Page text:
There are many competing demands on class time. Structures and strategies for integrating and prioritizing science can support this work:
1. Establish science as a priority.
2. Be flexible with schedules--reconsider "fidelity."
3. Be flexible with required reading.
4. Interdisciplinary units can equal effective learning.
5. Develop teachers.
6. Use time efficiently.
7. Do less testing.
8. Provide high-quality instructional materials and supplies.
1. Establish science as a priority. When professional development support only goes to math and reading, that’s what teachers will feel more comfortable doing. Ideally, which subjects are linked to accountability should not set our priorities, what we feel is best for children should determine our priorities. Science engages students, provides a real-world context that supports their retention of other concepts and skills, builds their ability to make informed decisions and judgments, and helps to build their identity as a "STEM person" before it's too late.
2. Be flexible with daily schedules--reconsider "fidelity." Teachers often say that they have to spend x number of minutes on math, reading and writing every day--following prescribed materials and guidelines from a canned program provided by the district. There isn't strong enough research evidence to narrowly use many instructional materials with “fidelity,” particularly when the cost is damaging teacher motivation and professionalism. Generally, fidelity studies are conducted in areas where variables are vastly different from your site: student populations are different, professional learning is different, teacher backgrounds are different, school structures are different, etc. These studies also sometimes use assessments that test fairly simple skills designed to match what was taught in the materials in the way it was taught--not necessarily in a way authentic to real-world thinking and skills. It's essential to ask how much these assessments truly reflect your district's vision for student learning. If you can build up quality evidence that a program is working, that is much stronger ground to stand on. An article from the Carnegie Foundation notes that results in fidelity studies “tell local actors nothing about whether it will work reliably in their specific context or what it might take to actually accomplish this.” Though a few years old now, an AERA published study found that proper research methods to determine fidelity were not effectively established.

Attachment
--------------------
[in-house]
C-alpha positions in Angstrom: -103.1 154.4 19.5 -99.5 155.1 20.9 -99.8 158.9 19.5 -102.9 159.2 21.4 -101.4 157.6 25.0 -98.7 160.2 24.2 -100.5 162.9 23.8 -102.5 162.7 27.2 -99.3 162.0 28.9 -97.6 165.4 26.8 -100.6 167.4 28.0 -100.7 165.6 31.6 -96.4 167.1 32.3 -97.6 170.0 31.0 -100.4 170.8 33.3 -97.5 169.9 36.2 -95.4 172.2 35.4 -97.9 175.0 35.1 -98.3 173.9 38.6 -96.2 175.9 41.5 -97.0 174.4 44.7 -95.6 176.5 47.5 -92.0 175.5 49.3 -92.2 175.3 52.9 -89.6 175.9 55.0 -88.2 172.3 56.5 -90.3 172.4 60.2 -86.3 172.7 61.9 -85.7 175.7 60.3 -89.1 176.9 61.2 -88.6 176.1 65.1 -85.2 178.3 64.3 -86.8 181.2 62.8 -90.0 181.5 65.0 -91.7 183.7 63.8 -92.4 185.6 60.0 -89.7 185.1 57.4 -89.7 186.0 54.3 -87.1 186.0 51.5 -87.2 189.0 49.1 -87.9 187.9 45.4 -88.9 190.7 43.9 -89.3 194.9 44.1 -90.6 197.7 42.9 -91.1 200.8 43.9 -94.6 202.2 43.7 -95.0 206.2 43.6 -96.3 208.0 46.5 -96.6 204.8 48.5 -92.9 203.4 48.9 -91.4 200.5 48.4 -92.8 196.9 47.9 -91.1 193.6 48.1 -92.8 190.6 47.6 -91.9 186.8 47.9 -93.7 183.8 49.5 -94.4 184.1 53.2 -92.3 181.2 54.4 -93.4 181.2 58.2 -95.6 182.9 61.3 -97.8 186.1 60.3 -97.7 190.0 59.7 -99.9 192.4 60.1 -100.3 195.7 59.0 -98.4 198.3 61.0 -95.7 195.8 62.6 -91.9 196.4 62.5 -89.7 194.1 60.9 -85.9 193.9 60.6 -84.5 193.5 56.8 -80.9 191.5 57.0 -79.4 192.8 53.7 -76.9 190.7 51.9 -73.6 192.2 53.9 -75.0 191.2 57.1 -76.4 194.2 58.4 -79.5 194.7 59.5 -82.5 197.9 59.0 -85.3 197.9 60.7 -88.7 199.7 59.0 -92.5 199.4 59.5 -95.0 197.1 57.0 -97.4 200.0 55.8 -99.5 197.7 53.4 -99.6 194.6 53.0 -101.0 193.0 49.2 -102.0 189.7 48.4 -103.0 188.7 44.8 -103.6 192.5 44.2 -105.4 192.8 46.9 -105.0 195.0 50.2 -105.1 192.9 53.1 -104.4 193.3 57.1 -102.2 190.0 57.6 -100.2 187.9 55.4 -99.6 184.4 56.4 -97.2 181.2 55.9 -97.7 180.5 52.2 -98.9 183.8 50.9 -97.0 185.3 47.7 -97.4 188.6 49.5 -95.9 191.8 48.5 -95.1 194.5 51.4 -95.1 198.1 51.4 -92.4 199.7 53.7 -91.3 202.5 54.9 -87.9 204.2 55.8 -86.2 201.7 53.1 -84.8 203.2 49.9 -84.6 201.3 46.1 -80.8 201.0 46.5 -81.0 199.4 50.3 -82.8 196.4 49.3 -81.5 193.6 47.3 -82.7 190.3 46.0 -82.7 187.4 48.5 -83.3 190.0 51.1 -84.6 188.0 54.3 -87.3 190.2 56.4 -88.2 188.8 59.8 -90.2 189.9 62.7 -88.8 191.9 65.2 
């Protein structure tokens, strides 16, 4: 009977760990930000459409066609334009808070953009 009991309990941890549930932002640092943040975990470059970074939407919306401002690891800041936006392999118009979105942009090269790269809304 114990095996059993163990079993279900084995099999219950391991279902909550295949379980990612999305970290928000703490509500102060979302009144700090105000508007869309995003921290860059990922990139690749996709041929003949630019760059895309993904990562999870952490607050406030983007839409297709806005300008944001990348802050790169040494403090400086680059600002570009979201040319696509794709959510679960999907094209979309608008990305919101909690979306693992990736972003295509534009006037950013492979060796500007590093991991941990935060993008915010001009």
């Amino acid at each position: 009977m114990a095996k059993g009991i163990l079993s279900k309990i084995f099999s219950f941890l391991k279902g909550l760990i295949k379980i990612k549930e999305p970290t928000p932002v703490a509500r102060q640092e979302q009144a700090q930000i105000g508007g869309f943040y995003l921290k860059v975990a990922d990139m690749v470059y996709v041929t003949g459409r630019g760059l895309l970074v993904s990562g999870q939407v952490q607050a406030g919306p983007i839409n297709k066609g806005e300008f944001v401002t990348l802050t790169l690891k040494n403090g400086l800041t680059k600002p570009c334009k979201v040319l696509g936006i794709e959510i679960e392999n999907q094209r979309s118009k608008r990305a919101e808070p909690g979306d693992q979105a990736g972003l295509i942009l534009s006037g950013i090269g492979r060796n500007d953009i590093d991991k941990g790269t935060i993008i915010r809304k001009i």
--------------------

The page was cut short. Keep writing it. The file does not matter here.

3. Be flexible with required reading and writing. In some elementary science workshops, teachers have said that they wouldn’t be able to read the book Oil Spill during their reading time. They can only read the books required within their curriculum. Teaching science content by reading relevant, non-fiction books during reading frees up science time to not be more literacy, but to actually be used for hands-on science activities. Furthermore, students need multiple lenses for looking at and working with texts - one important lens is reading, analyzing and writing like a scientist.
4. Interdisciplinary units can equal effective learning Teachers report that they can no longer teach the large-scale, interdisciplinary units. The set math, literacy and writing curriculum did not allow for those types of connections. As these units go away, so goes a lot of the passion for learning and teaching. Students pick up on teachers' passions. A clear scope and sequence from K-12 is very important, but it can still allow for many paths to learning the content and gaining the skills. Teachers can readily use interesting phenomena in their communities to connect to student interest and their own passions, within the frame of a K-12 continuum of learning – a win-win situation.